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We use wiring diagrams in lots of diagnostics, when we are really not careful, they can occasionally bring us to make decisions aren't accurate, be responsible for wasted diagnostic time, unnecessary parts costs to the replacing parts which aren't defective, and even missing an easy repair.
Today, the wiring diagram required to support a particular repair procedure is included within that article or the link is provided to the proper SYSTEM WIRING DIAGRAM article. For example, the wiring diagram for your Ford EEC-IV system could be a part of ENGINE PERFORMANCE and WIRING DIAGRAMS articles for Ford Motor Co. The wiring diagram for the cruise control system may very well be incorporated into ACCESSORIES & EQUIPMENT section for the particular vehicle manufacturer, and the wiring diagram on an anti-lock brake system could be built into BRAKES and WIRING DIAGRAMS for the exact manufacturer.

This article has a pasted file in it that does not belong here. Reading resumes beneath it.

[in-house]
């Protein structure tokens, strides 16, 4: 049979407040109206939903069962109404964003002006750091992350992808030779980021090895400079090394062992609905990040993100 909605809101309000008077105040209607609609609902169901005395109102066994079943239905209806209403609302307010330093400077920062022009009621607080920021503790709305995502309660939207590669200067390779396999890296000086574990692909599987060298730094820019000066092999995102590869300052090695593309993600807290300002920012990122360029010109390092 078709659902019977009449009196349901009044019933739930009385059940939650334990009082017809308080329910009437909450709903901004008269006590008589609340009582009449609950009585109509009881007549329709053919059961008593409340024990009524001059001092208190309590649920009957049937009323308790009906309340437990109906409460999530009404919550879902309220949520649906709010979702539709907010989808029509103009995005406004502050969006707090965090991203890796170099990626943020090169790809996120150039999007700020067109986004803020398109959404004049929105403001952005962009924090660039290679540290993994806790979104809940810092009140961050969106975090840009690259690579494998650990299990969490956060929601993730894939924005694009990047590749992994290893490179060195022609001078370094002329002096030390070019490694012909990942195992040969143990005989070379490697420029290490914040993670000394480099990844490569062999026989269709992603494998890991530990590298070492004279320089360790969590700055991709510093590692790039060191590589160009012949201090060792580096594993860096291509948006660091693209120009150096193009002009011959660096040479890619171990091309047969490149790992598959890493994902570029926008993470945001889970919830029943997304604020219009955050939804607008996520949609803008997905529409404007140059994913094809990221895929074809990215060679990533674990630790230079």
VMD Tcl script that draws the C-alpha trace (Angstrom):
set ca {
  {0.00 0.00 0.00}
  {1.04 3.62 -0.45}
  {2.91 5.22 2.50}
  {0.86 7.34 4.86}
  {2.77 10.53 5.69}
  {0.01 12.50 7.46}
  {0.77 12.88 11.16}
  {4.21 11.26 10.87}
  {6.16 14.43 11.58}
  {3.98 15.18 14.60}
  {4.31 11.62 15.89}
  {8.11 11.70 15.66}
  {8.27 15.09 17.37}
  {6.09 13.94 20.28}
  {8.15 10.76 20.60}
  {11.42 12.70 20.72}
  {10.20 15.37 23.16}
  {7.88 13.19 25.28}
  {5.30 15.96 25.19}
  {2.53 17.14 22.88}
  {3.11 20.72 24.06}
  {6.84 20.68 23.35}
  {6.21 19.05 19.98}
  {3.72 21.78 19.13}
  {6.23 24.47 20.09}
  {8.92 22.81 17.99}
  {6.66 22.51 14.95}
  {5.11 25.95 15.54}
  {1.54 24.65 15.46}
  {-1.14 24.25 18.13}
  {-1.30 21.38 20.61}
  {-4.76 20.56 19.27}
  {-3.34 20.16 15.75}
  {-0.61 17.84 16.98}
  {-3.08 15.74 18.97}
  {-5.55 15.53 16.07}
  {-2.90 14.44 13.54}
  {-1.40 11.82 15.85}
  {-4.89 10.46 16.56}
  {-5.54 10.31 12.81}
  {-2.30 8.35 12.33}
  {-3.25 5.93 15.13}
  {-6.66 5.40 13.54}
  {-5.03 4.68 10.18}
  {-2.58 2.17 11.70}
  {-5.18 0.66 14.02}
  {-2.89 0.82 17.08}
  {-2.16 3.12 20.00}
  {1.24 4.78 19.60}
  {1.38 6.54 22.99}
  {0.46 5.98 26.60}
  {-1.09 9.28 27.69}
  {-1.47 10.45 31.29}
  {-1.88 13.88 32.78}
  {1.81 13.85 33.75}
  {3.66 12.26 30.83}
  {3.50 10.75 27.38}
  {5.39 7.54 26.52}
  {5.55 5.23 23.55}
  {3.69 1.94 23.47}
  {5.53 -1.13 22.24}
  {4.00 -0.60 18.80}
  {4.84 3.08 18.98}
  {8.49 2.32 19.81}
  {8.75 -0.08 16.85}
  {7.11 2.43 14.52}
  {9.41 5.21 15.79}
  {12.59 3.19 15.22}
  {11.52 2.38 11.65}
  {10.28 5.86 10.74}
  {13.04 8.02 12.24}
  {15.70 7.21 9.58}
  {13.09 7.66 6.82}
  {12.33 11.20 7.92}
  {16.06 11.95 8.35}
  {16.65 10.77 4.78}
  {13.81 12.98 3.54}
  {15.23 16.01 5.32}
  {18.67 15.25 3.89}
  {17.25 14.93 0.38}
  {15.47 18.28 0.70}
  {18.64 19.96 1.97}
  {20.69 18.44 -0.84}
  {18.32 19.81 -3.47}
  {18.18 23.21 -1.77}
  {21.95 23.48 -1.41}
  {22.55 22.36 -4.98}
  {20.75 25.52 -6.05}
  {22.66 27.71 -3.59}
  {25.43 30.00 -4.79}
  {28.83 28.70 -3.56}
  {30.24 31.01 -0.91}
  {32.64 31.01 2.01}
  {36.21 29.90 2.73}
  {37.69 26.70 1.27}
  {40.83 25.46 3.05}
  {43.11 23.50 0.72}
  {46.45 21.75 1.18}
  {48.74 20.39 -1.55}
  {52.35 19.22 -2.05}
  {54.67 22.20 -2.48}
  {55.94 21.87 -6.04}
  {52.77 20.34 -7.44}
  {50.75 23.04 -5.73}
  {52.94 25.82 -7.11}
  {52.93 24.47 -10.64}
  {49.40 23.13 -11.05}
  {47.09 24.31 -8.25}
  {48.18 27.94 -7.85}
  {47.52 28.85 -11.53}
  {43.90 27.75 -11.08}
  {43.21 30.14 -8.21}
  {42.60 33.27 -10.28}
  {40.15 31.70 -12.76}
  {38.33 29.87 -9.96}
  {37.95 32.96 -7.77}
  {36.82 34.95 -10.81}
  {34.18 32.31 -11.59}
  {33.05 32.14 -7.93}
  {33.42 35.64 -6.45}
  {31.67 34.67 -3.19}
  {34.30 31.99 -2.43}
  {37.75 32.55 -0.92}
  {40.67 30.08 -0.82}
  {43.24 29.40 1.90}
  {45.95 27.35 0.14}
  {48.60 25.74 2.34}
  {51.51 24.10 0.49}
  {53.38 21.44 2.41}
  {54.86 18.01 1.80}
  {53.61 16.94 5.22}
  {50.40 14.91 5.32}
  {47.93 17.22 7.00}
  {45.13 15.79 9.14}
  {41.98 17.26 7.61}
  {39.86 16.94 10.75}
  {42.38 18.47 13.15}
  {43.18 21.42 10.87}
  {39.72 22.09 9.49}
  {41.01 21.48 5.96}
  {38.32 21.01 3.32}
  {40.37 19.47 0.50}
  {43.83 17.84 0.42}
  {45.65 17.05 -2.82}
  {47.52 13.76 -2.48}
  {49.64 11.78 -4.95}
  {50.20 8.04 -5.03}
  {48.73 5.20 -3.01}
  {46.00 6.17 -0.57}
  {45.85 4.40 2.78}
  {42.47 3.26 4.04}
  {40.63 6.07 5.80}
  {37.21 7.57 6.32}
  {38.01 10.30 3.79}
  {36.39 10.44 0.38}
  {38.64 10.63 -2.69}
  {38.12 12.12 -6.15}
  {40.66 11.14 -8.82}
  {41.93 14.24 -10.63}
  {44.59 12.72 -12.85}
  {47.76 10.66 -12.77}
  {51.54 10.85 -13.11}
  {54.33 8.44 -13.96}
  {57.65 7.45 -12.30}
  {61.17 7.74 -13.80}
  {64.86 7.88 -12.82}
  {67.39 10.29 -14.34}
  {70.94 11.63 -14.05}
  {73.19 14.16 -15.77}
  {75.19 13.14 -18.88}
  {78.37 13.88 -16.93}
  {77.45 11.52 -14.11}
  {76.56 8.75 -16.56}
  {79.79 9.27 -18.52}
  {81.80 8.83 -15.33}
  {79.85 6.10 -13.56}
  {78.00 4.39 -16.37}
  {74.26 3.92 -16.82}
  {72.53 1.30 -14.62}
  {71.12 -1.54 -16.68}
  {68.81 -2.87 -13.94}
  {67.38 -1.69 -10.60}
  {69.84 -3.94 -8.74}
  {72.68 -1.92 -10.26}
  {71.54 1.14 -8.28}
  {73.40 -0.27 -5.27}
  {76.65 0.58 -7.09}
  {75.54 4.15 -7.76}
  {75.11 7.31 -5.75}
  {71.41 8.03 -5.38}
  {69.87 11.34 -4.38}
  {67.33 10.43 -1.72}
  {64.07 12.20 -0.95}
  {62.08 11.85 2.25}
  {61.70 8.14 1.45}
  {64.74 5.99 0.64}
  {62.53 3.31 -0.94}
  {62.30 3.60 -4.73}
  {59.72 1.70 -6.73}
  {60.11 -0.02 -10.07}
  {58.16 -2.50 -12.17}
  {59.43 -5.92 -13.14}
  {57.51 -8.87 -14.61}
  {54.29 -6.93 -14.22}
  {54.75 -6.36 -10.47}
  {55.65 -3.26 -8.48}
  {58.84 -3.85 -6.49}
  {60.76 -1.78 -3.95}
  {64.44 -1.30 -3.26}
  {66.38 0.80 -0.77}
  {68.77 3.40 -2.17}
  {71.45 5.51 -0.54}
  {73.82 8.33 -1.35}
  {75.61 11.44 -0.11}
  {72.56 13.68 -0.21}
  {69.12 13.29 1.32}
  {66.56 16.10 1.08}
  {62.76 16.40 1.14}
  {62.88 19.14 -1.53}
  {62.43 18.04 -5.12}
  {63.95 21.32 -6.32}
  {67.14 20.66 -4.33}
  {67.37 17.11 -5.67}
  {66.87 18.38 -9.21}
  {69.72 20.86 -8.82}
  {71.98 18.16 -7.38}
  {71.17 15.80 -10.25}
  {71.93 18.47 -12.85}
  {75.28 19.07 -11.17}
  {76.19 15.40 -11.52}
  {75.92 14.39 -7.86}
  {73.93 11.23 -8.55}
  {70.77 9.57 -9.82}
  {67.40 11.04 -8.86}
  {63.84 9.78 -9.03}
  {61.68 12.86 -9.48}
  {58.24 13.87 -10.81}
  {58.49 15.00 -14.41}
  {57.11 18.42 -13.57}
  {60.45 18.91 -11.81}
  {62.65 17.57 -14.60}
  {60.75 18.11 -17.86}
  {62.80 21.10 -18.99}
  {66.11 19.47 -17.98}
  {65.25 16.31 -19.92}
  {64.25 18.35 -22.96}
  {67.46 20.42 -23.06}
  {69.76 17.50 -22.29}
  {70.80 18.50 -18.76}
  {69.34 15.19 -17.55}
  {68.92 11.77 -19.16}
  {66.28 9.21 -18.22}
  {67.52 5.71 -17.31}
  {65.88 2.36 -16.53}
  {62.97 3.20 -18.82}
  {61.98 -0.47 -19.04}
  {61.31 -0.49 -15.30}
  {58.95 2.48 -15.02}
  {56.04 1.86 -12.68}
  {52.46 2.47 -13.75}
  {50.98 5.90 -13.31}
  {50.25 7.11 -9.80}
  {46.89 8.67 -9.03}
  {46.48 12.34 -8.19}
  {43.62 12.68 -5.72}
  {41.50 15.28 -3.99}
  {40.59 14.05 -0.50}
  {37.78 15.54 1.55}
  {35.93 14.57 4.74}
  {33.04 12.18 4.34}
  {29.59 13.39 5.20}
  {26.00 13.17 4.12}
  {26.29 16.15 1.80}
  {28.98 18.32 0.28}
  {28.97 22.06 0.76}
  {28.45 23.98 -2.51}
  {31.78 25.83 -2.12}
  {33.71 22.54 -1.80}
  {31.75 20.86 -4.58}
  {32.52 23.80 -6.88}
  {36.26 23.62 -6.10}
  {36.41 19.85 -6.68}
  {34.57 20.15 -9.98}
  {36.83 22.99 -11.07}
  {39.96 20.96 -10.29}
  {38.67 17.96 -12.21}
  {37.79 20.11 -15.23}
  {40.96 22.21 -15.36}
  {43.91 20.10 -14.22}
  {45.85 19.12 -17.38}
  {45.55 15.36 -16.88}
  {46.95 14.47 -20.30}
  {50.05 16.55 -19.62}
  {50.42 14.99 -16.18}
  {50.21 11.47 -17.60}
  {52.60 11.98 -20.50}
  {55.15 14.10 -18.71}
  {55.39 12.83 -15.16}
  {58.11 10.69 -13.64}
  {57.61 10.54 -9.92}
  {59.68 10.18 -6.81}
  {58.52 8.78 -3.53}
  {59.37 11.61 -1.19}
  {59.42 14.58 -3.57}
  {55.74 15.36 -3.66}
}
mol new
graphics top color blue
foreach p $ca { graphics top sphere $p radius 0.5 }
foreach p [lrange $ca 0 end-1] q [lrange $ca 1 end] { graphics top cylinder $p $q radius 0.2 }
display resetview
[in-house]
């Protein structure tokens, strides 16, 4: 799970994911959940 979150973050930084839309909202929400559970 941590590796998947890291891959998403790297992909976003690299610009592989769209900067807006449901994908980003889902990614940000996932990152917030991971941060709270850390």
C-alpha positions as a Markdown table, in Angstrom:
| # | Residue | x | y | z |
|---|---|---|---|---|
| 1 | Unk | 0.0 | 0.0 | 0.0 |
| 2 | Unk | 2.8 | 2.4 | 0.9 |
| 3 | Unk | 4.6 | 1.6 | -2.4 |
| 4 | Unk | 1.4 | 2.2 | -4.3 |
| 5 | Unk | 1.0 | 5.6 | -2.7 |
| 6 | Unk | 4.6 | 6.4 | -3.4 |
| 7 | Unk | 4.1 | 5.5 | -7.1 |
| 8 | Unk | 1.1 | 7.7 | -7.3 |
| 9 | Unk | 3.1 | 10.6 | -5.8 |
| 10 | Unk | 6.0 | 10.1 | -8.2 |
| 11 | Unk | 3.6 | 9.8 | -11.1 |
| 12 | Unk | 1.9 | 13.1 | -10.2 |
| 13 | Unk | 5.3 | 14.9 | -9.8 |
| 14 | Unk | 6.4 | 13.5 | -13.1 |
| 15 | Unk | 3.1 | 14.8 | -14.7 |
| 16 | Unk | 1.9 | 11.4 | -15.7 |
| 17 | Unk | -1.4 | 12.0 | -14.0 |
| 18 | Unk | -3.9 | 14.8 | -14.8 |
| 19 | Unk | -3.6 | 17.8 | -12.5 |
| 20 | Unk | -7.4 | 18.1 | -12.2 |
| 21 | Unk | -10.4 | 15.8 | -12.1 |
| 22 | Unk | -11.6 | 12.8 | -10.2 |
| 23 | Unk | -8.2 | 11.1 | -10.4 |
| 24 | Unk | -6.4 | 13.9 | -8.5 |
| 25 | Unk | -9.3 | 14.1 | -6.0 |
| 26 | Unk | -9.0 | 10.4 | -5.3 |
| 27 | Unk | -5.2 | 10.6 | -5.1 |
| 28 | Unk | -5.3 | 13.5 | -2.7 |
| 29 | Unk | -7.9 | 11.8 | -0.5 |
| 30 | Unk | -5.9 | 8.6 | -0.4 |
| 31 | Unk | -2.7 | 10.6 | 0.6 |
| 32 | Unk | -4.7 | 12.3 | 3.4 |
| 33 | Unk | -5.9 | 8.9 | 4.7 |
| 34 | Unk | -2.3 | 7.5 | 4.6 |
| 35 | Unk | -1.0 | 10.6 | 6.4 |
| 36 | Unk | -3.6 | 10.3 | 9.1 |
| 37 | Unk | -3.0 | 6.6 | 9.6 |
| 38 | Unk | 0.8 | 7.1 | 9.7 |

During my recent multi-part series on automotive electrical systems (which included primers on how electricity works and how to employ a multimeter), I gave a shorter troubleshooting example wherein I often tried a multimeter to verify that voltage was present. If the device—say, a power motor—isn't working, first see whether voltage is reaching it if the switch that powers the device is turned on. If voltage is present within the device's positive terminal, test for continuity regarding the wire to the device's negative terminal and ground (first one's body of the auto, while the negative battery terminal). Whether or not it passes those tests, conduct a voltage drop test to check for a higher resistance failure. In the event the voltage drop test shows not an issue, the system is toast.